Deflects the topic at hand. When you ask a gaslighter a question or you call them out for something they did or said, they may change the subject by asking a question instead of responding to the issue at hand. Or, they may blatantly lie about the situation by saying something like: “You’re making things up. That never happened.”
Minimize your thoughts or feelings. By trivializing your thoughts and feelings, the gaslighter is able to gain power over you. They might make statements like: “Calm down,” “You’re overreacting,” or “Why are you so sensitive?” All of these statements minimize how you are feeling or what you are thinking and communicate that you are wrong. When you deal with someone who never acknowledges your thoughts, your feelings or your beliefs, you will begin to question them yourself. What’s more, you never feel validated or understood which can be extremely difficult to cope with.
Shift blame to you. Blame-shifting is a common tactic that gaslighters use. Every discussion you have is somehow twisted to where you are to blame for something that has occurred. Even when you try to discuss how their behavior makes you feel, they are able to twist the conversation and end up blaming you. In other words, they manipulate the situation in such a way that you end up believing that you are the cause of their bad behavior. They claim that if only you behaved differently, they would not treat you the way that they do.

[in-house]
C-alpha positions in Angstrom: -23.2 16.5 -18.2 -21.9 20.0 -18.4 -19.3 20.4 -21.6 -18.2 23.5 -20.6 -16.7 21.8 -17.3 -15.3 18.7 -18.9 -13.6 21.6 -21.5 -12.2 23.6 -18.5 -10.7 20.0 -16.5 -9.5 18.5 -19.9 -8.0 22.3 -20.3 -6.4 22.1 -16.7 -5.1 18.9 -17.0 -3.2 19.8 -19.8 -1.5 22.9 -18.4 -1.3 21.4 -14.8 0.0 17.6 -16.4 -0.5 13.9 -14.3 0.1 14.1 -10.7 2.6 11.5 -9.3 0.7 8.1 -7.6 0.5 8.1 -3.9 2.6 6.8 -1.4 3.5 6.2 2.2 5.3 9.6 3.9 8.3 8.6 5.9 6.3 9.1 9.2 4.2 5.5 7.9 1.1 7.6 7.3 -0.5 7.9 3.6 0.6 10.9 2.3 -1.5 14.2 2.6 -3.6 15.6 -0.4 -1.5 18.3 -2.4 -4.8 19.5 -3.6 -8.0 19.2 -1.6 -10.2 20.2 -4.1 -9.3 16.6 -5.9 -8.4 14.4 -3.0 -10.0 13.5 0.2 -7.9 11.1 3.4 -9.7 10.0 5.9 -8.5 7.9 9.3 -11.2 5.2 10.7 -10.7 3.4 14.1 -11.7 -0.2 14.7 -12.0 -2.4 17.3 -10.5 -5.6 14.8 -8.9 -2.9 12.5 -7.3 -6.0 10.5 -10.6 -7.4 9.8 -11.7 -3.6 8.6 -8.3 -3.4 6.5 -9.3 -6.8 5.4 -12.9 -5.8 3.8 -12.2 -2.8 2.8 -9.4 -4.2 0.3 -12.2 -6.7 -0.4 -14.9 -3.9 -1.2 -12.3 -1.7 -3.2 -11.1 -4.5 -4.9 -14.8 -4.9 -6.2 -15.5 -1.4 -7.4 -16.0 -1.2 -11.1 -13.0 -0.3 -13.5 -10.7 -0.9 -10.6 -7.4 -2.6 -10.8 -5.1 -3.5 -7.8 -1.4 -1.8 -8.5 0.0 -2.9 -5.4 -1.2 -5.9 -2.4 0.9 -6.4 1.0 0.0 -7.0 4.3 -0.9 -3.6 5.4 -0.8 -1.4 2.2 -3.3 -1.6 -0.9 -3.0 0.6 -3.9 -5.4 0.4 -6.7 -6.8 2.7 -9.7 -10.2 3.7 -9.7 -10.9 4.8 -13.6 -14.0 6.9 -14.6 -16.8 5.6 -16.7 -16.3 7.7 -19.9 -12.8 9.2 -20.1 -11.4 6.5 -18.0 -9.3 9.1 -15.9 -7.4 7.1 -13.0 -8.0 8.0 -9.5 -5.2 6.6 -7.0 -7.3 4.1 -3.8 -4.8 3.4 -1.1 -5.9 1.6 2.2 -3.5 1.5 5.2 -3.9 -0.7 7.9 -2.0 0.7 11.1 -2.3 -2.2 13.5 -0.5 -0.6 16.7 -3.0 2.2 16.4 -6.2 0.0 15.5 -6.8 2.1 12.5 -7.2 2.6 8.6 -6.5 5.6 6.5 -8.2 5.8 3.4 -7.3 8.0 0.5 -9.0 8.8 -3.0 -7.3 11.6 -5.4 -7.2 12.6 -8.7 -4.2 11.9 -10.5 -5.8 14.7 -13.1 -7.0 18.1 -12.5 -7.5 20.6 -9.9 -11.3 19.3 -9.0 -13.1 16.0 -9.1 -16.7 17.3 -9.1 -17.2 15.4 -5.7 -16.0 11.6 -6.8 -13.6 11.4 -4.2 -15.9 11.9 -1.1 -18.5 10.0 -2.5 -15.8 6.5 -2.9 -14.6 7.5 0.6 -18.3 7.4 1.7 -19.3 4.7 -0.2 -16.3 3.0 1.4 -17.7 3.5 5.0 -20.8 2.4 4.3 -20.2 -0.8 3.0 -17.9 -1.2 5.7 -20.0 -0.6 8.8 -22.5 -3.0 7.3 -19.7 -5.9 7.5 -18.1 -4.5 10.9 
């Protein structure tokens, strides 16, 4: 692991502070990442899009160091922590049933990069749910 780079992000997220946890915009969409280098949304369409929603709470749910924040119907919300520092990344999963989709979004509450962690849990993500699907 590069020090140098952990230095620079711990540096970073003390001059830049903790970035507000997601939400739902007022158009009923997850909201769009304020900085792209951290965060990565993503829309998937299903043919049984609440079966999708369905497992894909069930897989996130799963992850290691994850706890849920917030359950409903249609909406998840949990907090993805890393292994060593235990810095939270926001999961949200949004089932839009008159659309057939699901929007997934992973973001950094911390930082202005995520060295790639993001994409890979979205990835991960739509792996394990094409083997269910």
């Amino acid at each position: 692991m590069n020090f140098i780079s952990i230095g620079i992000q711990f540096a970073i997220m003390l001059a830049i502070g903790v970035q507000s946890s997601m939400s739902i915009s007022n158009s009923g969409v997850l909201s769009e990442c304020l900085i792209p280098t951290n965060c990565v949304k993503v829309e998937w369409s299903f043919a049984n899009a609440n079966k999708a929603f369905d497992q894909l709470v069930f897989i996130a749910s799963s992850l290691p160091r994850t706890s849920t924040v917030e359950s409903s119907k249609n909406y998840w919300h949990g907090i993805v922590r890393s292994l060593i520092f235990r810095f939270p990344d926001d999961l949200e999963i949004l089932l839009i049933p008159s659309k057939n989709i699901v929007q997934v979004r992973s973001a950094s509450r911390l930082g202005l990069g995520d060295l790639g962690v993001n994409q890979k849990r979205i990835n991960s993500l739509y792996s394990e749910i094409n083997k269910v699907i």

Deny any wrongdoing. Bullies and abusers are notorious for denying that they did anything wrong. They do this in order to avoid taking responsibility for their poor choices. But it also leaves the victim of gaslighting confused and frustrated because there is no acknowledgment of the pain they have caused. This also makes it very hard for the victim to move on or to heal from the bullying or abusiveness.
Use compassionate words as a weapon. Sometimes when called out or questioned, a gaslighter will use kind and loving words to try to smooth over the situation. In other words, they might say something like “You know how much I love you. I would never hurt you on purpose.” These words and apology are what you want to hear but they are not authentic, especially if the same behavior is repeated over and over. When you are dealing with someone who uses gaslighting as a manipulation tool, you have to pay very close attention to actions and not words. Is this person truly acting loving or is only saying loving things?
Twist and reframe conversations. Typically, this tactic is used when you are discussing something that happened in the past. For instance, if your partner shoved you against the wall and you are then discussing it later, they may twist the story in their favor. He may say that he didn’t really shove you, that you stumbled away from him and he tried to steady you which in turn caused you to fall into the wall. When stories and memories are constantly retold in his favor, you can begin to doubt your version of things, which is exactly his goal.
15 Signs You Are a Victim of Gaslighting